The ZR2 is 3.5-inches wider than a standard Colorado, giving it a more planted foundation. The suspension is also two inches higher than stock, giving it more ground clearance and wheel travel. The underbody is protected from damage via an upgraded aluminum skid plate under the radiator and engine oil pan. The skid plate also adds to the macho appearance of the truck. There is also a skid plate protecting the transfer case, too.


Chevy Colorado ZR2 Takes L.A. By Storm with Supercar Suspension - image 695945
“With the two-speed 4WD transfer case locked into 4WD High or Low range, the ZR2 sends equal power to all four wheel no matter what”

The Colorado ZR2 features front and rear locking differentials. These electronically actuate and keep both left and right tires on an axle turning at the same speed, regardless of wheel slip. With the two-speed 4WD transfer case locked into 4WD High or Low range, the ZR2 sends equal power to all four wheel no matter what – an extremely handy feature when traversing loose terrain or slick rocks. The rear axle is also unique to the ZR2 and runs a stout 3.42:1 gear ratio.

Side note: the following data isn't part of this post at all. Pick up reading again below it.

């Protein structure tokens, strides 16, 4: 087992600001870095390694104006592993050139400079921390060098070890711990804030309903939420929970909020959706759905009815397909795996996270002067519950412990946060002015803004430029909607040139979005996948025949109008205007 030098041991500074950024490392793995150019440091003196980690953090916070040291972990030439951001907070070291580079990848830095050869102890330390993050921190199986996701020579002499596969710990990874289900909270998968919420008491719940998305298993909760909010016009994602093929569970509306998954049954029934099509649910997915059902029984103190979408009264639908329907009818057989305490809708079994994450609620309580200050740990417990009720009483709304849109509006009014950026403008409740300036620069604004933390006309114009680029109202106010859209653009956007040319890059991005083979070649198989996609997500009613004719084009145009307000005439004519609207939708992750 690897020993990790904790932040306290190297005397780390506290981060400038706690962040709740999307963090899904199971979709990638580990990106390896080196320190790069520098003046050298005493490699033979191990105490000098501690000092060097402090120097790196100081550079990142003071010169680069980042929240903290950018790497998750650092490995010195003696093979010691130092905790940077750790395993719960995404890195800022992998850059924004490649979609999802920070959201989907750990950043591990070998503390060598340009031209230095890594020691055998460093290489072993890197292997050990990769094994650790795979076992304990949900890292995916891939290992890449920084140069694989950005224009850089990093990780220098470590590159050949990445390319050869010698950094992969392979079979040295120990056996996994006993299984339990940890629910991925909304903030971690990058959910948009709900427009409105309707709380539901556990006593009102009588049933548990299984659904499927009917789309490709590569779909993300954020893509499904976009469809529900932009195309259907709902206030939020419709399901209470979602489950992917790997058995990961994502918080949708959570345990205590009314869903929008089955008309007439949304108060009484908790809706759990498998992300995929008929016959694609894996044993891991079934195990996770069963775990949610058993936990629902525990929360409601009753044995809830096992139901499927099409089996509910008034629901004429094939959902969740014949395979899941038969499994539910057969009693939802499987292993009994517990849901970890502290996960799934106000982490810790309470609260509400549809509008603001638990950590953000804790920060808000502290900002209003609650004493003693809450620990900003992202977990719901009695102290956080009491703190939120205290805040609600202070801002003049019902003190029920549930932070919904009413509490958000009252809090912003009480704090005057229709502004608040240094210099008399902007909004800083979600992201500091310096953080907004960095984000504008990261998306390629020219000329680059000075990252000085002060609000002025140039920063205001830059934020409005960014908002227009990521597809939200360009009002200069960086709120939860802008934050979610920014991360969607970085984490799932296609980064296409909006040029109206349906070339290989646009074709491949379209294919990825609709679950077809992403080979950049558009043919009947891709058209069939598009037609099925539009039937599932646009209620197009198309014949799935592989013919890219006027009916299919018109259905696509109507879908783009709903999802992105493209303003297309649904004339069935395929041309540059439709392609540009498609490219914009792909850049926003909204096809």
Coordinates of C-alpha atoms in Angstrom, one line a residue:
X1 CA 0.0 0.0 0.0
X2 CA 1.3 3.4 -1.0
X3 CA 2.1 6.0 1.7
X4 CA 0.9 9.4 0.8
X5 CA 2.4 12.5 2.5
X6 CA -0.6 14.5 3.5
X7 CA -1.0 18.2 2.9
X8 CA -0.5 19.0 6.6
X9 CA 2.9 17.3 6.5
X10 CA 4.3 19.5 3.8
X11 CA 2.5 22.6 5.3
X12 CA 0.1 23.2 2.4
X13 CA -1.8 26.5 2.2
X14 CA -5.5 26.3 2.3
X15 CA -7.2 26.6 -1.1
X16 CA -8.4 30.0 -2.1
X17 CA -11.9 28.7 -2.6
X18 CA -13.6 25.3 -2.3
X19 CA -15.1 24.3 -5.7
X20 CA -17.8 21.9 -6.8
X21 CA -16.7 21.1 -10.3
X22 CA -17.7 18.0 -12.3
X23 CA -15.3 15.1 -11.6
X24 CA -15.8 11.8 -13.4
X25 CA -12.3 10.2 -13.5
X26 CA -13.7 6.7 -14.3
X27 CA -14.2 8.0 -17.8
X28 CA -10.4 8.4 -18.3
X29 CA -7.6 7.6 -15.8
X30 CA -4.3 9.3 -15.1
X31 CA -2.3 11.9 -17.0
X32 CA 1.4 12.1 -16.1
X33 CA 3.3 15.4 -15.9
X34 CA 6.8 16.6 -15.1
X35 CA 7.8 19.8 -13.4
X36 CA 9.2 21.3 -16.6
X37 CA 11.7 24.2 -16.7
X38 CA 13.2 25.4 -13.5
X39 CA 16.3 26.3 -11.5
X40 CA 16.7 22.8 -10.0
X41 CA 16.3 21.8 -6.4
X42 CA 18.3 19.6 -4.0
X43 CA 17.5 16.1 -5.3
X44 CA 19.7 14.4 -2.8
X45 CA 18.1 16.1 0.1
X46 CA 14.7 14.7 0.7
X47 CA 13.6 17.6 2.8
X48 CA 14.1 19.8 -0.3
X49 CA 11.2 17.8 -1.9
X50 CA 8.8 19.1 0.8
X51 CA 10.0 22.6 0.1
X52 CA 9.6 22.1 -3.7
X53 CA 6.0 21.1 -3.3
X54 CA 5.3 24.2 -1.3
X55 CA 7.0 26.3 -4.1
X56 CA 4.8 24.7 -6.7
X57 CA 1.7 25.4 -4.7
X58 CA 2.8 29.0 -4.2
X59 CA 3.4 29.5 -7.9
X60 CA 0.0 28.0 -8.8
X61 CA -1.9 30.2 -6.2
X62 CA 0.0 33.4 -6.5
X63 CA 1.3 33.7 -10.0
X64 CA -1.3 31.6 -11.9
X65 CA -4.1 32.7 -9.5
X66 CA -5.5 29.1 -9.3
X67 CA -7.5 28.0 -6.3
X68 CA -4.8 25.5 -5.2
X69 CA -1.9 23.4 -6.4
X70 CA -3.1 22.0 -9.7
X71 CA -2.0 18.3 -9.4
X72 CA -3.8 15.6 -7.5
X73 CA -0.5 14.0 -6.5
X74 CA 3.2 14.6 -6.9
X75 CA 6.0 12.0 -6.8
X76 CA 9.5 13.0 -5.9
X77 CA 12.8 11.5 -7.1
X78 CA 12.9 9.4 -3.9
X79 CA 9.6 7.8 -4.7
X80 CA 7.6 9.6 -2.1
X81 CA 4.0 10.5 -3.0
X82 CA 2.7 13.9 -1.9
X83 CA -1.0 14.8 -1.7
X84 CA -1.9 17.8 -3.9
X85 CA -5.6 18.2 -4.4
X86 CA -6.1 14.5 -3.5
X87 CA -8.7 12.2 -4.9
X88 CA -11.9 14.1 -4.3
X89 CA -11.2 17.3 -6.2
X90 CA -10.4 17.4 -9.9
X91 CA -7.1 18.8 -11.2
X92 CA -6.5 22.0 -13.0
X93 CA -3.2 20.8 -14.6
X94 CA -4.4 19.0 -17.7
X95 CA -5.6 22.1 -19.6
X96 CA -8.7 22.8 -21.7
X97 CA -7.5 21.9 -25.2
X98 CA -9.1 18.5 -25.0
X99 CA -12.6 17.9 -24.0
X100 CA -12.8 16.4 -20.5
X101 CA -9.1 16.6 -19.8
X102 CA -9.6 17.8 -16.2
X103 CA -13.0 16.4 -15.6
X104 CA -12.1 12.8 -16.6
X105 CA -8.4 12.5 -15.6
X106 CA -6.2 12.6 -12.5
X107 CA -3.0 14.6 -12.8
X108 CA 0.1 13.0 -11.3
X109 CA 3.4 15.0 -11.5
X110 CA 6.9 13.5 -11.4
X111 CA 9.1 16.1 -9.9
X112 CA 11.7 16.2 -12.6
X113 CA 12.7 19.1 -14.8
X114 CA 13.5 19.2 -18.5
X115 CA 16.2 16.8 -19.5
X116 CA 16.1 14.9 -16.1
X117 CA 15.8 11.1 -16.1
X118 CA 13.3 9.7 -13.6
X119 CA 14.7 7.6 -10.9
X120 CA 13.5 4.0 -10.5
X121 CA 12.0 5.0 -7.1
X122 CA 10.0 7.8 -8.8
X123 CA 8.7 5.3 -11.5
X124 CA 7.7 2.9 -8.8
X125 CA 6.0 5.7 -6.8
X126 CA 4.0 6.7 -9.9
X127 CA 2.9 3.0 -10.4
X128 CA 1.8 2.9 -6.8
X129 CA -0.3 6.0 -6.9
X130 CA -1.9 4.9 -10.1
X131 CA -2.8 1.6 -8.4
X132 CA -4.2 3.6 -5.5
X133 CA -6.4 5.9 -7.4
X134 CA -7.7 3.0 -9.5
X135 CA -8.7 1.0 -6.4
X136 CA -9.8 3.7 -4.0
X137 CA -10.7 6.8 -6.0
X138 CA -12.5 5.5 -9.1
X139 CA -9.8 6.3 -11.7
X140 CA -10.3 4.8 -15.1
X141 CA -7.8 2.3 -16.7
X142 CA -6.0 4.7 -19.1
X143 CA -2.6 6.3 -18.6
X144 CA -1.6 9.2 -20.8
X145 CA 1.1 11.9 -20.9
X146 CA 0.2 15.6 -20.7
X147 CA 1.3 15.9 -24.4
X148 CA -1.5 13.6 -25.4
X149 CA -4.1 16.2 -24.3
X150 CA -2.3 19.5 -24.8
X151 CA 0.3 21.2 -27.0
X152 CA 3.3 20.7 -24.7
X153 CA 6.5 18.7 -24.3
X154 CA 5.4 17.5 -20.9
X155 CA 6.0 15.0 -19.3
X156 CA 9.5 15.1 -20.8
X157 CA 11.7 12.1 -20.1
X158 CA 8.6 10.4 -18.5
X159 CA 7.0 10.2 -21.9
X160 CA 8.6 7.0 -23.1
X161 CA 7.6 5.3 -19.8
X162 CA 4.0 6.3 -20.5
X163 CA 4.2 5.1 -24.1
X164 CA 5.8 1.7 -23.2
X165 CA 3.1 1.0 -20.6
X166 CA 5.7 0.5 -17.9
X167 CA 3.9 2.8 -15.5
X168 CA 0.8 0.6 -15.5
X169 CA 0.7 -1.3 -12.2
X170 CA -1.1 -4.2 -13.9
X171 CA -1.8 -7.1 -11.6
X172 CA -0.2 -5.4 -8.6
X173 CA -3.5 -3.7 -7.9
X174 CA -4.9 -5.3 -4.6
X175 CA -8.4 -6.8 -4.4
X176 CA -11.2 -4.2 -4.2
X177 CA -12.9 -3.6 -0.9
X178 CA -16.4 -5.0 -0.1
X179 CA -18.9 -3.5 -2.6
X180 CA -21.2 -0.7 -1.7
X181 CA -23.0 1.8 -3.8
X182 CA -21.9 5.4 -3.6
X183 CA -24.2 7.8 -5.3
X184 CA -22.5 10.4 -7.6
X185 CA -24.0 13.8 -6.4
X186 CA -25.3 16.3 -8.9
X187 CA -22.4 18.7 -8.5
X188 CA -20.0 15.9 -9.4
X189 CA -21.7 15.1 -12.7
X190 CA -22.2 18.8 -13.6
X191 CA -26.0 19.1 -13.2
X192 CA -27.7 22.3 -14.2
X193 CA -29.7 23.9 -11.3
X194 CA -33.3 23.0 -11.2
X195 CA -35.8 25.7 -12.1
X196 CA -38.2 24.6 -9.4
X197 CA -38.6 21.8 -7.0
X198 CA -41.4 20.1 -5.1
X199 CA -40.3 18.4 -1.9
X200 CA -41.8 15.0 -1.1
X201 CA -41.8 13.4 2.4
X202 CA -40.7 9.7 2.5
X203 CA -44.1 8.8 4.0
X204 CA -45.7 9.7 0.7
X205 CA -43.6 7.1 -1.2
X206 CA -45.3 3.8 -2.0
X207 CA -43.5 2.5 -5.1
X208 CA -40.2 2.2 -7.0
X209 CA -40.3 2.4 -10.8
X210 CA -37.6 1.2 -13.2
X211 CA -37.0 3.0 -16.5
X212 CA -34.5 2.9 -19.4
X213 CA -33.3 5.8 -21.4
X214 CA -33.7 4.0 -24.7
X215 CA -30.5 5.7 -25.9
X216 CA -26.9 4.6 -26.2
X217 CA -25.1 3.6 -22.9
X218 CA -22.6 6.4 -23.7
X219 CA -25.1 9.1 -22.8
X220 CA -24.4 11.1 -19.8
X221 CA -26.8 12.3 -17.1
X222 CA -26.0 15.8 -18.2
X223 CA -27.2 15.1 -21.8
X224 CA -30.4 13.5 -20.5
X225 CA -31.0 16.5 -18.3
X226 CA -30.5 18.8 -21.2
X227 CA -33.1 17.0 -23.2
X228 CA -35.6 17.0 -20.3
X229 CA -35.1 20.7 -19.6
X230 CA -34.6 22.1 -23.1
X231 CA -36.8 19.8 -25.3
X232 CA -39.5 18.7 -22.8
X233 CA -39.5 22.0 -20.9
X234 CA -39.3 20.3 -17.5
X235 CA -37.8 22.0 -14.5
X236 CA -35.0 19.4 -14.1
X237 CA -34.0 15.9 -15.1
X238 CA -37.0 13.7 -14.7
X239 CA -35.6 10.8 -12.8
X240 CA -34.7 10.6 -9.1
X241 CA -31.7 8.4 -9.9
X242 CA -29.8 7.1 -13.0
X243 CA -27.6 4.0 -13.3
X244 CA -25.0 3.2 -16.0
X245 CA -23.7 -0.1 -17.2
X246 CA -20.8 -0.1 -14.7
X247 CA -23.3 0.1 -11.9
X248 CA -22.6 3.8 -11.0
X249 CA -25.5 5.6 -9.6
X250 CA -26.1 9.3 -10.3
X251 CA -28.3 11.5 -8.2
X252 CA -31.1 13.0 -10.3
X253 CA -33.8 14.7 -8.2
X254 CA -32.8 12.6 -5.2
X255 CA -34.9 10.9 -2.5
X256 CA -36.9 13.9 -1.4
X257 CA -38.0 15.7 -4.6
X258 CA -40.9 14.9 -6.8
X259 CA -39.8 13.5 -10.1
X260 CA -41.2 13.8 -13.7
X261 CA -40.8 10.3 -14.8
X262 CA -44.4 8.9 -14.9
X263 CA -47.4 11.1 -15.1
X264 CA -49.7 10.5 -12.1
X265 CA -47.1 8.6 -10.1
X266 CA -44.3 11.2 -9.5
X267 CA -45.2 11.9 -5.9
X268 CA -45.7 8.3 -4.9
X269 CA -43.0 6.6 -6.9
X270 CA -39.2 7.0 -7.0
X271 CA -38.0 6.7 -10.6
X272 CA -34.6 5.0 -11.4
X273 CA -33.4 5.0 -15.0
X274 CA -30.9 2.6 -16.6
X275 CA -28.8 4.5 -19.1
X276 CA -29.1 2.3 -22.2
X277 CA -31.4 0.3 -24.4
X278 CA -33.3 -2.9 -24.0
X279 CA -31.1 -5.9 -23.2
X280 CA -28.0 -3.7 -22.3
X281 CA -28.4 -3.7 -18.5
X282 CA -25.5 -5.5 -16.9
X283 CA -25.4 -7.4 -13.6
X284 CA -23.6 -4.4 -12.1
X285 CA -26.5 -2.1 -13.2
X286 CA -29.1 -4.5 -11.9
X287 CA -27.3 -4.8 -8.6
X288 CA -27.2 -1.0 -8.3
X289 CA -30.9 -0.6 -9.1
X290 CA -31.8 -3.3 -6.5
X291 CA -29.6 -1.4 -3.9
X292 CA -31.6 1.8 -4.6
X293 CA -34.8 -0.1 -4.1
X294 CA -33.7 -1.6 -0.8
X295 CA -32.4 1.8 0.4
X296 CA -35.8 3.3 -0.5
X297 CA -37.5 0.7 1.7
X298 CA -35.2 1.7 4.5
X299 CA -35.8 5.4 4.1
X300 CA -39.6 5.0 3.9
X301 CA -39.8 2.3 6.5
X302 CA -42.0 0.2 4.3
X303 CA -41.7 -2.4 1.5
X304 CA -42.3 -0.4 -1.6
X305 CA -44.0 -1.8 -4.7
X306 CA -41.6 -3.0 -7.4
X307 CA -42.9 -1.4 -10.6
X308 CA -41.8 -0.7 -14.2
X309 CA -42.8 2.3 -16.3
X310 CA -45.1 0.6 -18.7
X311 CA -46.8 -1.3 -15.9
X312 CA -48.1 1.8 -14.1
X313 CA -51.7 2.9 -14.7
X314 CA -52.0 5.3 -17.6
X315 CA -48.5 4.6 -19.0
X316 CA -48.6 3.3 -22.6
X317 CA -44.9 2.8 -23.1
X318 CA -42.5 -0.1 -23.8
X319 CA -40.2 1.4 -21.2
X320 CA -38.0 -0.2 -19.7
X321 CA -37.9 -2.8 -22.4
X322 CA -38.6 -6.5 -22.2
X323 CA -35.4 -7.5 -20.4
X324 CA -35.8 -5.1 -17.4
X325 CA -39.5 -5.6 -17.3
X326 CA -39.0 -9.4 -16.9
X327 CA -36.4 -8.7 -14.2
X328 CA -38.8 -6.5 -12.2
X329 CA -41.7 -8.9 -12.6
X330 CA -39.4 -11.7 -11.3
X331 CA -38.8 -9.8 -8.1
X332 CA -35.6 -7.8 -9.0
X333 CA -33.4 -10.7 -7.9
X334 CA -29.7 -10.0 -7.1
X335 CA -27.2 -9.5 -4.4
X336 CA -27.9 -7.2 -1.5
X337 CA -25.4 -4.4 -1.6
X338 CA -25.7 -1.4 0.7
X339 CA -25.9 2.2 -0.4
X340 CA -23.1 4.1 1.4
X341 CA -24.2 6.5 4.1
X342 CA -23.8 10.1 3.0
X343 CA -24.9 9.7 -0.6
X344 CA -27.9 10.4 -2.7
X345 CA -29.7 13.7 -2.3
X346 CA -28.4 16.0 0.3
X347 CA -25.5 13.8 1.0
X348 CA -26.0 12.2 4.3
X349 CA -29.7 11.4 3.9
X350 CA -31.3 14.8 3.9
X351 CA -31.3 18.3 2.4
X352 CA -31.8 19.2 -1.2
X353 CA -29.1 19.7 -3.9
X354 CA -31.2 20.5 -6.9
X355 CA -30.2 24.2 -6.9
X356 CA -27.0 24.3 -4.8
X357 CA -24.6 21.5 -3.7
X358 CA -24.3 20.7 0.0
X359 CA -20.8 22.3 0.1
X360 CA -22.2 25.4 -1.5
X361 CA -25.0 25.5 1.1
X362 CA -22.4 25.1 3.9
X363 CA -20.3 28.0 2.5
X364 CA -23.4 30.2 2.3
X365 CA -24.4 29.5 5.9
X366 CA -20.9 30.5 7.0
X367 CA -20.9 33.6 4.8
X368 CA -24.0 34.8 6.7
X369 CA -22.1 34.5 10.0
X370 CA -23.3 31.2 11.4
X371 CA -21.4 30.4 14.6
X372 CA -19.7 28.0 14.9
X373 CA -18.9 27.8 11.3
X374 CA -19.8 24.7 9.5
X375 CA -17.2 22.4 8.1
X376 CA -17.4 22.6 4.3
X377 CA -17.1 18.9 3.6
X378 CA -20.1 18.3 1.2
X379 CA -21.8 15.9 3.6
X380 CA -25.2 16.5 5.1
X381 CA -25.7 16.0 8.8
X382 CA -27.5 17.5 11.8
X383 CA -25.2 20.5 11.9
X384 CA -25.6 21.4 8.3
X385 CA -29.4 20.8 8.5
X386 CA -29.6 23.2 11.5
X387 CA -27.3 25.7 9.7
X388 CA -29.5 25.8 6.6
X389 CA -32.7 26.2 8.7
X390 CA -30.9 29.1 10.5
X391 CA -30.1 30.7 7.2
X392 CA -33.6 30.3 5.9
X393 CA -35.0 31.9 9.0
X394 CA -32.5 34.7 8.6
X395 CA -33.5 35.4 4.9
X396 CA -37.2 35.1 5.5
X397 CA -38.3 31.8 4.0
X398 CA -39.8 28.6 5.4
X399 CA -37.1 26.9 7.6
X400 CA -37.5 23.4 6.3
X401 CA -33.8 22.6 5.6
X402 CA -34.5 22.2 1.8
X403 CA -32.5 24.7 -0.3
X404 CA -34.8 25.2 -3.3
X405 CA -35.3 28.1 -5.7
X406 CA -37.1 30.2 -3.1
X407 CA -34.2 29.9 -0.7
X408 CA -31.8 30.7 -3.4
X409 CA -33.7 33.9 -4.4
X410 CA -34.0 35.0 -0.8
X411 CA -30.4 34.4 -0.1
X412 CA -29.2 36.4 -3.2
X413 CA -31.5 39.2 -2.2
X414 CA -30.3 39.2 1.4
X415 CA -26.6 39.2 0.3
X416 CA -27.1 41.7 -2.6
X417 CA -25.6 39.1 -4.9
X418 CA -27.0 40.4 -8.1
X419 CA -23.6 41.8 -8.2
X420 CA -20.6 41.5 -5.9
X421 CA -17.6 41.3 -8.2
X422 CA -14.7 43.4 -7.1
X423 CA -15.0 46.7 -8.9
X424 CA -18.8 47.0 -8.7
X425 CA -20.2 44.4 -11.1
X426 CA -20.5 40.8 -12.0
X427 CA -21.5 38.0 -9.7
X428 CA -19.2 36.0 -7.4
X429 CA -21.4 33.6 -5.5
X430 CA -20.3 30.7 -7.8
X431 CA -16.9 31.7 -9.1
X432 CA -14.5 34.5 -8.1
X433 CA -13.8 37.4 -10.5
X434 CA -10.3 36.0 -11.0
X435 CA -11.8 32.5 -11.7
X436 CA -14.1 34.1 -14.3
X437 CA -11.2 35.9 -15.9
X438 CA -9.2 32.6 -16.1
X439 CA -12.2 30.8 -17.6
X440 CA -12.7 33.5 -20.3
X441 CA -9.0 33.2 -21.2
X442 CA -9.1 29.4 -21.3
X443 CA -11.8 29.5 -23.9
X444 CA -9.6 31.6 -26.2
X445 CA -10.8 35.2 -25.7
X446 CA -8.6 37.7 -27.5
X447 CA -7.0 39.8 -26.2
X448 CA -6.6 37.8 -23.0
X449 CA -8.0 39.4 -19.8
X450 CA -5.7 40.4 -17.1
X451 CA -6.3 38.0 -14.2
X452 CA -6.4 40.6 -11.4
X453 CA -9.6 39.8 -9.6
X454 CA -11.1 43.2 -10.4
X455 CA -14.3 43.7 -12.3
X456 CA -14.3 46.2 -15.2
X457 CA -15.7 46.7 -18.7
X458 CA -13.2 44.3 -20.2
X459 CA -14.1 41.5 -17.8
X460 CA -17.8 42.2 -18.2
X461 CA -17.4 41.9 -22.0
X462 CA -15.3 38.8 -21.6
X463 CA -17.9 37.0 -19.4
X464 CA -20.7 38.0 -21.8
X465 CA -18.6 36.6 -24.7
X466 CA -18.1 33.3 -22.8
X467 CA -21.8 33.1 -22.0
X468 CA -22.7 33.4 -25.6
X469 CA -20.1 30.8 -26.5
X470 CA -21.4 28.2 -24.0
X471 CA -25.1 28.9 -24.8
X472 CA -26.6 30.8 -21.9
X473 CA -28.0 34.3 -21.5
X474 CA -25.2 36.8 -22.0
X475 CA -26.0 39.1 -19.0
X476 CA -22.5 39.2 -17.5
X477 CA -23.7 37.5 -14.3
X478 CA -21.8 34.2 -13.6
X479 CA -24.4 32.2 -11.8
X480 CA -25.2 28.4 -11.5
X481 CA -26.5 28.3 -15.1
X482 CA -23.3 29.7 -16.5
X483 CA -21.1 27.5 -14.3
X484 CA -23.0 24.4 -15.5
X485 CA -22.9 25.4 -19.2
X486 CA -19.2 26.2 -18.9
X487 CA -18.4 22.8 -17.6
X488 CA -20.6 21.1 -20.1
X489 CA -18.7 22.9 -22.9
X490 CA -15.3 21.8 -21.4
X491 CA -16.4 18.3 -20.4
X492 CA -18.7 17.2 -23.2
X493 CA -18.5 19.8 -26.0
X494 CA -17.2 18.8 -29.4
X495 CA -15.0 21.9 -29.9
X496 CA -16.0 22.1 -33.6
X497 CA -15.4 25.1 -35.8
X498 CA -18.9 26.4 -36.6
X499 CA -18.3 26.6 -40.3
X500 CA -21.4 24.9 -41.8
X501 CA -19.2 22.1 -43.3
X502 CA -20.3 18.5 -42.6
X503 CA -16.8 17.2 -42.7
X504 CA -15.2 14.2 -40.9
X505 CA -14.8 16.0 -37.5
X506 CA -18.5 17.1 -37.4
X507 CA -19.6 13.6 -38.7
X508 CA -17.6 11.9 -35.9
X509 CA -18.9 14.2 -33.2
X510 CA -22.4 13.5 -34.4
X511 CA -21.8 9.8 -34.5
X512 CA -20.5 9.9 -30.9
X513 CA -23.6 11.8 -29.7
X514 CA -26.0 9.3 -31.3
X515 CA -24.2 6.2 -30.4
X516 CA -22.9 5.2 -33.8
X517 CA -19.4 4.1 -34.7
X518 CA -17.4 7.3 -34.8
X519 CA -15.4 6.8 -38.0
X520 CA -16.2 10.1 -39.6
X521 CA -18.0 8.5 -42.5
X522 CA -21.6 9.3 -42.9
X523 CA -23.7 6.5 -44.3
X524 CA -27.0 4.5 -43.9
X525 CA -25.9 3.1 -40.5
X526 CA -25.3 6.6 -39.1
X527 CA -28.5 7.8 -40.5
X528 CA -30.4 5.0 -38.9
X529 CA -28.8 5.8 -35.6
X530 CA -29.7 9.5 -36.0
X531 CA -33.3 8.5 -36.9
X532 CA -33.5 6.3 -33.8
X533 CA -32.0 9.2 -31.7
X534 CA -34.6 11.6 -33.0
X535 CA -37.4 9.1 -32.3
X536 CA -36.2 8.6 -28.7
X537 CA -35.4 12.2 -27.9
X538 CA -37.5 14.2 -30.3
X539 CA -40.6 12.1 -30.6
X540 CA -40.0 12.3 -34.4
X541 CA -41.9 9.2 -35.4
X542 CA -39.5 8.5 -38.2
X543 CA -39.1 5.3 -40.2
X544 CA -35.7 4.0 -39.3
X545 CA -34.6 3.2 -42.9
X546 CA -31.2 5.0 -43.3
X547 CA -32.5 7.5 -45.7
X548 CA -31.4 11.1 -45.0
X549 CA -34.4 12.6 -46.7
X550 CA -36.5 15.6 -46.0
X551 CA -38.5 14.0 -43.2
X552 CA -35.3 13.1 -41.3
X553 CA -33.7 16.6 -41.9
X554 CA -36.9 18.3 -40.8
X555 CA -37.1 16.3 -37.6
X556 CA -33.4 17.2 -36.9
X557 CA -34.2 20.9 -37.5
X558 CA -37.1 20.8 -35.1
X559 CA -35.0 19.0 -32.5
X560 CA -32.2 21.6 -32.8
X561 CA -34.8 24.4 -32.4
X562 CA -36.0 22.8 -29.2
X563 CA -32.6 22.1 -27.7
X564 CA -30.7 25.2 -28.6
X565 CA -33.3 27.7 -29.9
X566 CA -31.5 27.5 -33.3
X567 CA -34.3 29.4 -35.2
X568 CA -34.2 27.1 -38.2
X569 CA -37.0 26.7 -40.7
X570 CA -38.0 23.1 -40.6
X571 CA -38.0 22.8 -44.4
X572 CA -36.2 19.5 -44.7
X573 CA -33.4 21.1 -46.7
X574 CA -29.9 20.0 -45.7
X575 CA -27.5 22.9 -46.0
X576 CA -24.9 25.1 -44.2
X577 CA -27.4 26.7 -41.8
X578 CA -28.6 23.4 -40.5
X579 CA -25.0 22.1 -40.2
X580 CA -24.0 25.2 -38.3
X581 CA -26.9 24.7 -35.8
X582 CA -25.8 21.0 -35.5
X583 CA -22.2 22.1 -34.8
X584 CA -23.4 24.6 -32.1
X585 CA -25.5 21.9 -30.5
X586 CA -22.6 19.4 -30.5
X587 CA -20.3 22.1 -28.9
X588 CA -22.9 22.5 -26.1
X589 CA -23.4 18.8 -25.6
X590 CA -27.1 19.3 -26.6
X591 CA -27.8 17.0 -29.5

The ZR2 also boats an off-road drive mode than reworks programming for the traction controls, ABS, stability control, transmission shift patterns, and throttle response.

However, the biggest performance upgrade on the ZR2 is its DSSV Spool Valve dampers from Multimatic. This is the first off-road application of spool valve shocks, which have a rich yet relatively short history in F1 race cars, supercars, and high-end track-day brawlers. Chevy has experience with spool valve shocks, though, as the fifth-generation Chevy Camaro Z/28 used them. In the ZR2’s application, the spool valves are designed to give highly controlled rates of drop and compression throughout its travel, all while staying cool no matter the ambient temperature, how rugged the terrain, or how fast the truck is traveling. In short, they are the ZR2’s magic bullet. They also give the truck instant street cred among sports car and racing enthusiasts.